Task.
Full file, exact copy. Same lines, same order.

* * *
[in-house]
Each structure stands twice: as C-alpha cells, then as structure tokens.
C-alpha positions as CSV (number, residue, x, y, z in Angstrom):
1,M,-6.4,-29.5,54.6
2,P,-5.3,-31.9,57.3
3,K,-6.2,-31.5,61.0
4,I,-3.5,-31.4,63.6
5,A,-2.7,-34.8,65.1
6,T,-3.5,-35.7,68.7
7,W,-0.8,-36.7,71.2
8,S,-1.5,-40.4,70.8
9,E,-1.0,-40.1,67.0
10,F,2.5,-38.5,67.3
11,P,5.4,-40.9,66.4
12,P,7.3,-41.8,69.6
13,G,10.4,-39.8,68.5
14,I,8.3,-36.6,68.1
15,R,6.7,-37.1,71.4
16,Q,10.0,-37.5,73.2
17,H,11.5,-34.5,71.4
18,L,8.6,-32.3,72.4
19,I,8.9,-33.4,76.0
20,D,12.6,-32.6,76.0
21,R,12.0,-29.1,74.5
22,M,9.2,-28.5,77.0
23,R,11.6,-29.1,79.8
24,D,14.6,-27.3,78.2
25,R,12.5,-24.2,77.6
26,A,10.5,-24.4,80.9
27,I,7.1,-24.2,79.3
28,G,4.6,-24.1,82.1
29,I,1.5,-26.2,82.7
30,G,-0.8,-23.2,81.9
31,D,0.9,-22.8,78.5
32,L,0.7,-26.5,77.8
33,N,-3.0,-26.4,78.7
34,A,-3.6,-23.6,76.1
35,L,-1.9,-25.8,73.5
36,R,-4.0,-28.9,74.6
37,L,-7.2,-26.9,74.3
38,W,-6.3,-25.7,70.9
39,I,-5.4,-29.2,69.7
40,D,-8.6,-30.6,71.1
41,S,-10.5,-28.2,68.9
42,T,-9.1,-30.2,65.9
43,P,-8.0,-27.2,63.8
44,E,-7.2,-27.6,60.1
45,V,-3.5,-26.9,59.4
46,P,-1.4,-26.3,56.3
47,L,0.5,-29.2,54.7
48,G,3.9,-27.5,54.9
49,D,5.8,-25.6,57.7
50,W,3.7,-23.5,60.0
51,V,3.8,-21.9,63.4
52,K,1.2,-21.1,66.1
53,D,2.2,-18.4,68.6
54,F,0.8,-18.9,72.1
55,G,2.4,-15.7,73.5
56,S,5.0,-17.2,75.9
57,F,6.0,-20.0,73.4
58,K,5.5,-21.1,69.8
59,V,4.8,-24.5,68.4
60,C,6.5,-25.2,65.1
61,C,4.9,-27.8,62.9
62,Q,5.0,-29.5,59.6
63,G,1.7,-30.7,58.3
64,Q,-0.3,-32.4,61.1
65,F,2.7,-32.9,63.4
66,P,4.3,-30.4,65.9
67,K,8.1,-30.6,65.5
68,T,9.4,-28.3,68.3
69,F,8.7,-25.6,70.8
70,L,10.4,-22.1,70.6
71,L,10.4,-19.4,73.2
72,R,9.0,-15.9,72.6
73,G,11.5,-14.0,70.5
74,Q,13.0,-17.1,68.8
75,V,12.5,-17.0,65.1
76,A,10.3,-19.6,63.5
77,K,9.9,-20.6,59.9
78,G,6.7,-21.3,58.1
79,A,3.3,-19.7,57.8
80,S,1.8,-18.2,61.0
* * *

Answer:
[in-house]
Each structure stands twice: as C-alpha cells, then as structure tokens.
C-alpha positions as CSV (number, residue, x, y, z in Angstrom):
1,M,-6.4,-29.5,54.6
2,P,-5.3,-31.9,57.3
3,K,-6.2,-31.5,61.0
4,I,-3.5,-31.4,63.6
5,A,-2.7,-34.8,65.1
6,T,-3.5,-35.7,68.7
7,W,-0.8,-36.7,71.2
8,S,-1.5,-40.4,70.8
9,E,-1.0,-40.1,67.0
10,F,2.5,-38.5,67.3
11,P,5.4,-40.9,66.4
12,P,7.3,-41.8,69.6
13,G,10.4,-39.8,68.5
14,I,8.3,-36.6,68.1
15,R,6.7,-37.1,71.4
16,Q,10.0,-37.5,73.2
17,H,11.5,-34.5,71.4
18,L,8.6,-32.3,72.4
19,I,8.9,-33.4,76.0
20,D,12.6,-32.6,76.0
21,R,12.0,-29.1,74.5
22,M,9.2,-28.5,77.0
23,R,11.6,-29.1,79.8
24,D,14.6,-27.3,78.2
25,R,12.5,-24.2,77.6
26,A,10.5,-24.4,80.9
27,I,7.1,-24.2,79.3
28,G,4.6,-24.1,82.1
29,I,1.5,-26.2,82.7
30,G,-0.8,-23.2,81.9
31,D,0.9,-22.8,78.5
32,L,0.7,-26.5,77.8
33,N,-3.0,-26.4,78.7
34,A,-3.6,-23.6,76.1
35,L,-1.9,-25.8,73.5
36,R,-4.0,-28.9,74.6
37,L,-7.2,-26.9,74.3
38,W,-6.3,-25.7,70.9
39,I,-5.4,-29.2,69.7
40,D,-8.6,-30.6,71.1
41,S,-10.5,-28.2,68.9
42,T,-9.1,-30.2,65.9
43,P,-8.0,-27.2,63.8
44,E,-7.2,-27.6,60.1
45,V,-3.5,-26.9,59.4
46,P,-1.4,-26.3,56.3
47,L,0.5,-29.2,54.7
48,G,3.9,-27.5,54.9
49,D,5.8,-25.6,57.7
50,W,3.7,-23.5,60.0
51,V,3.8,-21.9,63.4
52,K,1.2,-21.1,66.1
53,D,2.2,-18.4,68.6
54,F,0.8,-18.9,72.1
55,G,2.4,-15.7,73.5
56,S,5.0,-17.2,75.9
57,F,6.0,-20.0,73.4
58,K,5.5,-21.1,69.8
59,V,4.8,-24.5,68.4
60,C,6.5,-25.2,65.1
61,C,4.9,-27.8,62.9
62,Q,5.0,-29.5,59.6
63,G,1.7,-30.7,58.3
64,Q,-0.3,-32.4,61.1
65,F,2.7,-32.9,63.4
66,P,4.3,-30.4,65.9
67,K,8.1,-30.6,65.5
68,T,9.4,-28.3,68.3
69,F,8.7,-25.6,70.8
70,L,10.4,-22.1,70.6
71,L,10.4,-19.4,73.2
72,R,9.0,-15.9,72.6
73,G,11.5,-14.0,70.5
74,Q,13.0,-17.1,68.8
75,V,12.5,-17.0,65.1
76,A,10.3,-19.6,63.5
77,K,9.9,-20.6,59.9
78,G,6.7,-21.3,58.1
79,A,3.3,-19.7,57.8
80,S,1.8,-18.2,61.0